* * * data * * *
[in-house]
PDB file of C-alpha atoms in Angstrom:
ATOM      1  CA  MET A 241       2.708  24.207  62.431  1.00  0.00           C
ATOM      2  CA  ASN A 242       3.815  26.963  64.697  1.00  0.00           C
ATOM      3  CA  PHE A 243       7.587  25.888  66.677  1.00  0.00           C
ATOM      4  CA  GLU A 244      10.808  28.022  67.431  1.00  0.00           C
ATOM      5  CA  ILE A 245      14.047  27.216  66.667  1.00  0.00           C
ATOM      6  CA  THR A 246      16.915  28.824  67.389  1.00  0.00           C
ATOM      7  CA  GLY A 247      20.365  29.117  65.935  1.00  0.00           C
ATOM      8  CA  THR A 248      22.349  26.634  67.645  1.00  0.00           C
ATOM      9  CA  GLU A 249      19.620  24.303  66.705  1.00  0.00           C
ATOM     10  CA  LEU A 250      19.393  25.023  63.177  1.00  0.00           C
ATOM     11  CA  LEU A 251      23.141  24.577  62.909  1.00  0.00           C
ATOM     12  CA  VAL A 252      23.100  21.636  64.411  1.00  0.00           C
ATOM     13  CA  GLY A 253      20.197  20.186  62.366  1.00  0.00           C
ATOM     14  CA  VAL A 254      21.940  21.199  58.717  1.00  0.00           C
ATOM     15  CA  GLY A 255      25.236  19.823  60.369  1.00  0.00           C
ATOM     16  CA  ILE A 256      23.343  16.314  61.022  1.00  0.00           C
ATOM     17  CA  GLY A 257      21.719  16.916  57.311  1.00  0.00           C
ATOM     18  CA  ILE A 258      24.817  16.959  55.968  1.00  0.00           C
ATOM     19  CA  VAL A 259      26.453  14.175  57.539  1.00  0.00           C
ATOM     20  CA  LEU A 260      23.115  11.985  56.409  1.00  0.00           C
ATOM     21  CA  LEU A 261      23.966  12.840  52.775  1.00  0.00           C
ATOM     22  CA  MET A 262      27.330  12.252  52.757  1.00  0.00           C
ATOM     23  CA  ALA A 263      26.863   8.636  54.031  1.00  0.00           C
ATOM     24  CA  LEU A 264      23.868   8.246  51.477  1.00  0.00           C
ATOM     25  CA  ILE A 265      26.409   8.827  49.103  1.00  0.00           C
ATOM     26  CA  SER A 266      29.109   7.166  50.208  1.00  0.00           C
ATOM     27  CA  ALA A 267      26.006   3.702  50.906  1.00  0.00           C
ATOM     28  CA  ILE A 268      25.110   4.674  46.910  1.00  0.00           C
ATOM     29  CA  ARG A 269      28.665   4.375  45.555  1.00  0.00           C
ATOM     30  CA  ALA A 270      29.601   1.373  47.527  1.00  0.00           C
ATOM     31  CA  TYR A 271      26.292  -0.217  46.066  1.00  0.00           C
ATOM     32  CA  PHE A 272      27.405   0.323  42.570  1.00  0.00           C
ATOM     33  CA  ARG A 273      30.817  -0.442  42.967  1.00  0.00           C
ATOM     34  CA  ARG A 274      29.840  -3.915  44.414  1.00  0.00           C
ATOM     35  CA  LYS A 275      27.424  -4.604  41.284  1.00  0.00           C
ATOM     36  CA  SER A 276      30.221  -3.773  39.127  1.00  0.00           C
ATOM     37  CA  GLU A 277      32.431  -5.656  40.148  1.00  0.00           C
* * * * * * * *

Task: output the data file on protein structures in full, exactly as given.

[in-house]
PDB file of C-alpha atoms in Angstrom:
ATOM      1  CA  MET A 241       2.708  24.207  62.431  1.00  0.00           C
ATOM      2  CA  ASN A 242       3.815  26.963  64.697  1.00  0.00           C
ATOM      3  CA  PHE A 243       7.587  25.888  66.677  1.00  0.00           C
ATOM      4  CA  GLU A 244      10.808  28.022  67.431  1.00  0.00           C
ATOM      5  CA  ILE A 245      14.047  27.216  66.667  1.00  0.00           C
ATOM      6  CA  THR A 246      16.915  28.824  67.389  1.00  0.00           C
ATOM      7  CA  GLY A 247      20.365  29.117  65.935  1.00  0.00           C
ATOM      8  CA  THR A 248      22.349  26.634  67.645  1.00  0.00           C
ATOM      9  CA  GLU A 249      19.620  24.303  66.705  1.00  0.00           C
ATOM     10  CA  LEU A 250      19.393  25.023  63.177  1.00  0.00           C
ATOM     11  CA  LEU A 251      23.141  24.577  62.909  1.00  0.00           C
ATOM     12  CA  VAL A 252      23.100  21.636  64.411  1.00  0.00           C
ATOM     13  CA  GLY A 253      20.197  20.186  62.366  1.00  0.00           C
ATOM     14  CA  VAL A 254      21.940  21.199  58.717  1.00  0.00           C
ATOM     15  CA  GLY A 255      25.236  19.823  60.369  1.00  0.00           C
ATOM     16  CA  ILE A 256      23.343  16.314  61.022  1.00  0.00           C
ATOM     17  CA  GLY A 257      21.719  16.916  57.311  1.00  0.00           C
ATOM     18  CA  ILE A 258      24.817  16.959  55.968  1.00  0.00           C
ATOM     19  CA  VAL A 259      26.453  14.175  57.539  1.00  0.00           C
ATOM     20  CA  LEU A 260      23.115  11.985  56.409  1.00  0.00           C
ATOM     21  CA  LEU A 261      23.966  12.840  52.775  1.00  0.00           C
ATOM     22  CA  MET A 262      27.330  12.252  52.757  1.00  0.00           C
ATOM     23  CA  ALA A 263      26.863   8.636  54.031  1.00  0.00           C
ATOM     24  CA  LEU A 264      23.868   8.246  51.477  1.00  0.00           C
ATOM     25  CA  ILE A 265      26.409   8.827  49.103  1.00  0.00           C
ATOM     26  CA  SER A 266      29.109   7.166  50.208  1.00  0.00           C
ATOM     27  CA  ALA A 267      26.006   3.702  50.906  1.00  0.00           C
ATOM     28  CA  ILE A 268      25.110   4.674  46.910  1.00  0.00           C
ATOM     29  CA  ARG A 269      28.665   4.375  45.555  1.00  0.00           C
ATOM     30  CA  ALA A 270      29.601   1.373  47.527  1.00  0.00           C
ATOM     31  CA  TYR A 271      26.292  -0.217  46.066  1.00  0.00           C
ATOM     32  CA  PHE A 272      27.405   0.323  42.570  1.00  0.00           C
ATOM     33  CA  ARG A 273      30.817  -0.442  42.967  1.00  0.00           C
ATOM     34  CA  ARG A 274      29.840  -3.915  44.414  1.00  0.00           C
ATOM     35  CA  LYS A 275      27.424  -4.604  41.284  1.00  0.00           C
ATOM     36  CA  SER A 276      30.221  -3.773  39.127  1.00  0.00           C
ATOM     37  CA  GLU A 277      32.431  -5.656  40.148  1.00  0.00           C